Turtles at Risk!

The beach at Anamur is one of a dozen nesting sites of the loggerhead turtle (Turkish: deniz kaplumbağası) – a large, flat-headed turtle that spends most of its life in the water – along Turkey's Mediterranean coast.

Between May and September, females come ashore at night to lay their eggs in the sand. Using their back flippers, they scoop out a nest about 40cm deep, lay between 70 and 120 soft-shelled white eggs the size of ping-pong balls, then cover them over. If disturbed the turtles may abandon the nests and return to the sea.

The eggs incubate in the sand for around 60 days and the temperature at which they do determines the gender of the hatchlings: below 30°C and all the young will be male; above 30°C and they will be female. At a steady 30°C a mix is assured.

As soon as they're born (at night, when it's cool and fewer predators are about), the young turtles make their way towards the sea, drawn by the reflected light. If hotels and restaurants are built too close to the beach (as is often the case in the western Mediterranean), their lights can confuse the youngsters, leading them to move up the beach towards danger – in Anamur's case, the D400 highway. Plenty of young can be seen in the waterway next to Marmure Castle, a short waddle from the road.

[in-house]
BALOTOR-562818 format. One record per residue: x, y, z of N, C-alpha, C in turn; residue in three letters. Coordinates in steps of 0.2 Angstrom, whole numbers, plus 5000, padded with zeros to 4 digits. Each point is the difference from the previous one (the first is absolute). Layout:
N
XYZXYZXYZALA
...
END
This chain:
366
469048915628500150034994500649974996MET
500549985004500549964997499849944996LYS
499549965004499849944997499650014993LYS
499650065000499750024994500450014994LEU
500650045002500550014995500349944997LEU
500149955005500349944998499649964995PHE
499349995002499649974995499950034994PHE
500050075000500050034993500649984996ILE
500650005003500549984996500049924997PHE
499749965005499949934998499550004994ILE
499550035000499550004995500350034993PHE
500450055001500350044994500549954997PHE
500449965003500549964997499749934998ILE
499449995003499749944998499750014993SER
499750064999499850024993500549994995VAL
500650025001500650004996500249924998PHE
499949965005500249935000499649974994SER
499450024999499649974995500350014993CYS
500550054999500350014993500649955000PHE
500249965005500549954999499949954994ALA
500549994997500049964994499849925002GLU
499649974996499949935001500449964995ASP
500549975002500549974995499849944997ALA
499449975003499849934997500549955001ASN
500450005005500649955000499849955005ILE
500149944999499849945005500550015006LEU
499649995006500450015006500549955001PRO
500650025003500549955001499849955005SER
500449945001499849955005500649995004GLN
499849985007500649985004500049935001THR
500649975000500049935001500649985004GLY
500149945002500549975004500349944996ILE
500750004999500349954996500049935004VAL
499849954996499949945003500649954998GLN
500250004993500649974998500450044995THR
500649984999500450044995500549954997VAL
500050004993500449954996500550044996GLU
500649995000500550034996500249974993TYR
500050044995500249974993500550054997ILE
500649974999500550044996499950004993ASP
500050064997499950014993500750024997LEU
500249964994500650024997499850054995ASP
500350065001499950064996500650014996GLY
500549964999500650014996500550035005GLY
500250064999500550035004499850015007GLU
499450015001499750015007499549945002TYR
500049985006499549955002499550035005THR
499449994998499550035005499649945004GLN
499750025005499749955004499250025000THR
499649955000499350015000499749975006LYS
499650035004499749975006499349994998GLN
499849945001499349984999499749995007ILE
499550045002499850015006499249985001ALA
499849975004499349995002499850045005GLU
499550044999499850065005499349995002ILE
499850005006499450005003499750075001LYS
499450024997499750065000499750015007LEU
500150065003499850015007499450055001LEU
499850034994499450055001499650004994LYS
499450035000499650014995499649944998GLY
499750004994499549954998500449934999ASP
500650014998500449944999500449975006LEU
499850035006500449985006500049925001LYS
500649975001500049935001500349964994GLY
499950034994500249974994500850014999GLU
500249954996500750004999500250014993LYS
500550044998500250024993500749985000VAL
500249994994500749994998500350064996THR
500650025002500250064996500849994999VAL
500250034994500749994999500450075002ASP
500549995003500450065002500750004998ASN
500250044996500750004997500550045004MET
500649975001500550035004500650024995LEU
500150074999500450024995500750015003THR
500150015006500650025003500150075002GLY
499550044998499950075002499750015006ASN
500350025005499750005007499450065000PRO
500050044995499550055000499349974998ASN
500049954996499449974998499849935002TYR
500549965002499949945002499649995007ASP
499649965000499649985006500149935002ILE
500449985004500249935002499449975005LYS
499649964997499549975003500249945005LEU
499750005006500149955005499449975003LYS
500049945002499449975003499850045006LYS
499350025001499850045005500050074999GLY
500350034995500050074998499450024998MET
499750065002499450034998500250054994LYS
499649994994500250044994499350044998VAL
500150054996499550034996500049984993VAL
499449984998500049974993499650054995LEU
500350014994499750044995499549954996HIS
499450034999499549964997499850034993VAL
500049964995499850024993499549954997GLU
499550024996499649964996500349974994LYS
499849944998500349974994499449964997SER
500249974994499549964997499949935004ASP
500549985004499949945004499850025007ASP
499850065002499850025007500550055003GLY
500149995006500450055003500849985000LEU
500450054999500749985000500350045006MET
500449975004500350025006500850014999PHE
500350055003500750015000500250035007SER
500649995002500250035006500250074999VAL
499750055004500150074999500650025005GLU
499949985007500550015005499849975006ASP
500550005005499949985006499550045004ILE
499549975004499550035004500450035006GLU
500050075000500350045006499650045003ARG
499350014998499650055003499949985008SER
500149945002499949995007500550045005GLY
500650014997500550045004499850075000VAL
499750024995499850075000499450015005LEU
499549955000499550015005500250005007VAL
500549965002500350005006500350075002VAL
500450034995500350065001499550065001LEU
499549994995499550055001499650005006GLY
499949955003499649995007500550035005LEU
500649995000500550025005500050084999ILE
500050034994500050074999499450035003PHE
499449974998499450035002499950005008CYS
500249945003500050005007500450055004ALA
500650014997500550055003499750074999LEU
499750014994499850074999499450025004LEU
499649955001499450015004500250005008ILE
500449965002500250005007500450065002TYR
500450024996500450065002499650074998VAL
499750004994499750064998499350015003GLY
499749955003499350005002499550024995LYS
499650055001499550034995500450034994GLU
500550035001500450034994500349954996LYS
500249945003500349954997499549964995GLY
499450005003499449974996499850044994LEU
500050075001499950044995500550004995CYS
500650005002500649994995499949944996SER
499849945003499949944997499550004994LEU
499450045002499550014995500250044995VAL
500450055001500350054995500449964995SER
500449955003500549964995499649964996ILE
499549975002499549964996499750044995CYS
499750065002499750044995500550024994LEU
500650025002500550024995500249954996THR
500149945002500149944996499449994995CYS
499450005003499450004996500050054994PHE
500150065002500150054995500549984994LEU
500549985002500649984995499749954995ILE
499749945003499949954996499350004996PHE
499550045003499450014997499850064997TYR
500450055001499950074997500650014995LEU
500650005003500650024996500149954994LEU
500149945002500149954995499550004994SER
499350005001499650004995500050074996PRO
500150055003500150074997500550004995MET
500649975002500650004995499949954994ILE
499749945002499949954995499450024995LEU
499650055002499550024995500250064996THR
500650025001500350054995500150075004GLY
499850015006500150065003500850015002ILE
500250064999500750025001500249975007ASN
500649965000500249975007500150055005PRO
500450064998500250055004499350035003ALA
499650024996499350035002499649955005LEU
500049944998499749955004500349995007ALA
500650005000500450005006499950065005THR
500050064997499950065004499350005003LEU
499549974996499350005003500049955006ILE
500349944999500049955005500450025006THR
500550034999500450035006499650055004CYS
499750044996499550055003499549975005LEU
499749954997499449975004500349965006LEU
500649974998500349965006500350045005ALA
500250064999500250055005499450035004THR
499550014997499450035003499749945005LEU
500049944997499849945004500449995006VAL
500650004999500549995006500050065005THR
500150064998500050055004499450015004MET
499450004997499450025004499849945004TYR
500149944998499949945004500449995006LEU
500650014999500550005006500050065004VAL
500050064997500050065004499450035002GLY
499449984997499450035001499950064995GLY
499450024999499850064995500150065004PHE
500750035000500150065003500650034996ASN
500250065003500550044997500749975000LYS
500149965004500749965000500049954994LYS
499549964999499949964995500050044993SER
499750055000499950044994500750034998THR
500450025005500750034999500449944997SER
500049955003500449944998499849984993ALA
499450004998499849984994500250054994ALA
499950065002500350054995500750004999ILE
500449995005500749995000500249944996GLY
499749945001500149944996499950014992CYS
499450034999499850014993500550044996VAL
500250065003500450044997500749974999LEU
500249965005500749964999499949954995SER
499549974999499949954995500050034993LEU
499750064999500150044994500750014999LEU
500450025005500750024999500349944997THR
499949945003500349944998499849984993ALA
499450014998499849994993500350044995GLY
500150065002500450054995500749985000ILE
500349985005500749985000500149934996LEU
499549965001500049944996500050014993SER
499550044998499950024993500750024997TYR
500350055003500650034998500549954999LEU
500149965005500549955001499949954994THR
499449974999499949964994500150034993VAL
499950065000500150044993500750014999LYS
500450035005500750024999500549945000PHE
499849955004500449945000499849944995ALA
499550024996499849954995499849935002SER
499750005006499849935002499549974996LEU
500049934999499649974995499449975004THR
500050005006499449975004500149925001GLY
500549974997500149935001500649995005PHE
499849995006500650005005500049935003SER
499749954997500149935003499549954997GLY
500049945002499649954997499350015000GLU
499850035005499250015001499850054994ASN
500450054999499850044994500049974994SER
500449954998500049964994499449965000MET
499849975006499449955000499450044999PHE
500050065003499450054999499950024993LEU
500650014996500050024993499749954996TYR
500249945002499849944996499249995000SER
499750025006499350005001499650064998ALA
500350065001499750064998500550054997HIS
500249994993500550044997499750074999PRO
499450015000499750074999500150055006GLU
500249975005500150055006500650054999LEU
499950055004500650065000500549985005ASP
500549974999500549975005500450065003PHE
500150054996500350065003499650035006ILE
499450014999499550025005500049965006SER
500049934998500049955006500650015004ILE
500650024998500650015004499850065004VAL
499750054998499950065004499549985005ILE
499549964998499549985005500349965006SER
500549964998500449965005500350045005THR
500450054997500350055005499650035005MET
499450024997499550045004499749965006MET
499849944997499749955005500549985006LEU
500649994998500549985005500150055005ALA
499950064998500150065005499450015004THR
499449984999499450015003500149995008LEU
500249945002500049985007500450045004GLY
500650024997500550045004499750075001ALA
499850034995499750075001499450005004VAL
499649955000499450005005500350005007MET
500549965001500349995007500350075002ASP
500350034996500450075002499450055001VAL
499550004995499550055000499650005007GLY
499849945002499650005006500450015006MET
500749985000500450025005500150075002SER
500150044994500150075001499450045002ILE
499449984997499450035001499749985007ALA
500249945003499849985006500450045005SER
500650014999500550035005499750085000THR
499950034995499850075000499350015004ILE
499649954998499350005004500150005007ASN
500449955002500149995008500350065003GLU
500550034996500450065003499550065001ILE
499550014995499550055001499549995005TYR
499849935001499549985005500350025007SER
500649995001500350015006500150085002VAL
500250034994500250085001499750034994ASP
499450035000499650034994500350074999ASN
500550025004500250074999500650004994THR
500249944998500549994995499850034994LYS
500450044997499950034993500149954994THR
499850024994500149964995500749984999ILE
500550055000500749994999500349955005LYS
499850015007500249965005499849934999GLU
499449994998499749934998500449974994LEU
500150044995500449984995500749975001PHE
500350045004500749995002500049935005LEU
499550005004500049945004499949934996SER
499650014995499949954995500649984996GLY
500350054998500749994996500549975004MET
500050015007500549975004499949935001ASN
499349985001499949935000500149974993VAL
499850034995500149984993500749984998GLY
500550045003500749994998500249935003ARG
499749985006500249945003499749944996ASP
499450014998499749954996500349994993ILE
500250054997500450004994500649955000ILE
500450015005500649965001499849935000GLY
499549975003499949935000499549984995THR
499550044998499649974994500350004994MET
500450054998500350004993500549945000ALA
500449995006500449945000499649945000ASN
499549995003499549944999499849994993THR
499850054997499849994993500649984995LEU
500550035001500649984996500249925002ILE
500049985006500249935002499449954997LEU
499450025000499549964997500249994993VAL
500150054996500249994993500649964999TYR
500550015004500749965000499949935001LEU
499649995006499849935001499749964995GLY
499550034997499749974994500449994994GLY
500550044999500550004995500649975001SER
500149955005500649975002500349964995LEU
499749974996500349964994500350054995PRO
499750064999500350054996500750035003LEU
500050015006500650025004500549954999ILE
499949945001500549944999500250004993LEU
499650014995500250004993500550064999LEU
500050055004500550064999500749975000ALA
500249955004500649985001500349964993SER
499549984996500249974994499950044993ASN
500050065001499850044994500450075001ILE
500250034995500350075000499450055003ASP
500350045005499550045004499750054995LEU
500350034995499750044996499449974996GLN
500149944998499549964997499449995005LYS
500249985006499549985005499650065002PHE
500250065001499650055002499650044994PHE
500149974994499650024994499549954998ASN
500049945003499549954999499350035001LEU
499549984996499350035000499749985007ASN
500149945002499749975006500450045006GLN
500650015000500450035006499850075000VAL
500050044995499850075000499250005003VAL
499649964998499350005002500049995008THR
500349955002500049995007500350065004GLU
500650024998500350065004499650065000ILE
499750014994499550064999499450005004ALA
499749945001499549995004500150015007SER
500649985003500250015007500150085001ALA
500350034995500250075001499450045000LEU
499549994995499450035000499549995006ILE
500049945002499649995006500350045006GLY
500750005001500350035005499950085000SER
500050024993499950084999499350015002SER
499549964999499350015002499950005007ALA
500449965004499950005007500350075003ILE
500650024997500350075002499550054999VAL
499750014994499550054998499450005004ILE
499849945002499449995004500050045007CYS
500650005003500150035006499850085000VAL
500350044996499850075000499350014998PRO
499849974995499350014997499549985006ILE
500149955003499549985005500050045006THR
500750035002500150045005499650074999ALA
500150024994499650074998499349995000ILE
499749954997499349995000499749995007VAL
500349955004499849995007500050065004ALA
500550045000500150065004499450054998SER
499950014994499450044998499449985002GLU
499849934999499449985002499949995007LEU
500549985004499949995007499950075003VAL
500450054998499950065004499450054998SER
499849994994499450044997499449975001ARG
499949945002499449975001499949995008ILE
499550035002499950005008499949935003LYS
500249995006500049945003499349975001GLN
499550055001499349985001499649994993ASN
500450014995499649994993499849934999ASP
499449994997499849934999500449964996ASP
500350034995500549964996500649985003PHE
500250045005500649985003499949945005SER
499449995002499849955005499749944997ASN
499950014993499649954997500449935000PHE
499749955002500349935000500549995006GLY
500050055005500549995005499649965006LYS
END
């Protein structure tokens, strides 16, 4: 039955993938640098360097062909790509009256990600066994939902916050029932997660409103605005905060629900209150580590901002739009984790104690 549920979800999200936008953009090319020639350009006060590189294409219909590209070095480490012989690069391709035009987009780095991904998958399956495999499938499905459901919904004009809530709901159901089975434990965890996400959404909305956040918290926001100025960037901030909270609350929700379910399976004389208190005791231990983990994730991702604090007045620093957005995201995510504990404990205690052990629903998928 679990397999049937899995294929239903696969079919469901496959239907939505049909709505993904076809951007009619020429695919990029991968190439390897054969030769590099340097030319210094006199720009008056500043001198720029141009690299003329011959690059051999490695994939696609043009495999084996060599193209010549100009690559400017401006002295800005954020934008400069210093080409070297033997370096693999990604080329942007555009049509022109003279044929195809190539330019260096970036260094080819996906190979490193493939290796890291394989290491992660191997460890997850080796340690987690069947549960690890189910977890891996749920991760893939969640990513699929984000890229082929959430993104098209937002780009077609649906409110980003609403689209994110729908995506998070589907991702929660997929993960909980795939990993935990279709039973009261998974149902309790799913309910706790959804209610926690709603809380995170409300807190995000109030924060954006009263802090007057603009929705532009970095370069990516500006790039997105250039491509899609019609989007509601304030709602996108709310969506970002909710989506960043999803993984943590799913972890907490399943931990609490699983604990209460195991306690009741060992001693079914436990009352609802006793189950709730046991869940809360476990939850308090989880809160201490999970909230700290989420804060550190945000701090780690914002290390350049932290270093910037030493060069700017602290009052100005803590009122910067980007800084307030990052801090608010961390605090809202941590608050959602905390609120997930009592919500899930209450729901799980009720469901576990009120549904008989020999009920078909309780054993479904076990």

Loggerhead turtles also nest on the beaches at Demirtaş and Gazipaşa, both southeast of Alanya, and in the Göksu Delta. In the western Mediterranean, important nesting grounds are at Dalyan, Fethiye, Patara, Demre (Kale), Kumluca and Tekirova (both northeast of Demre), and Belek (east of Antalya).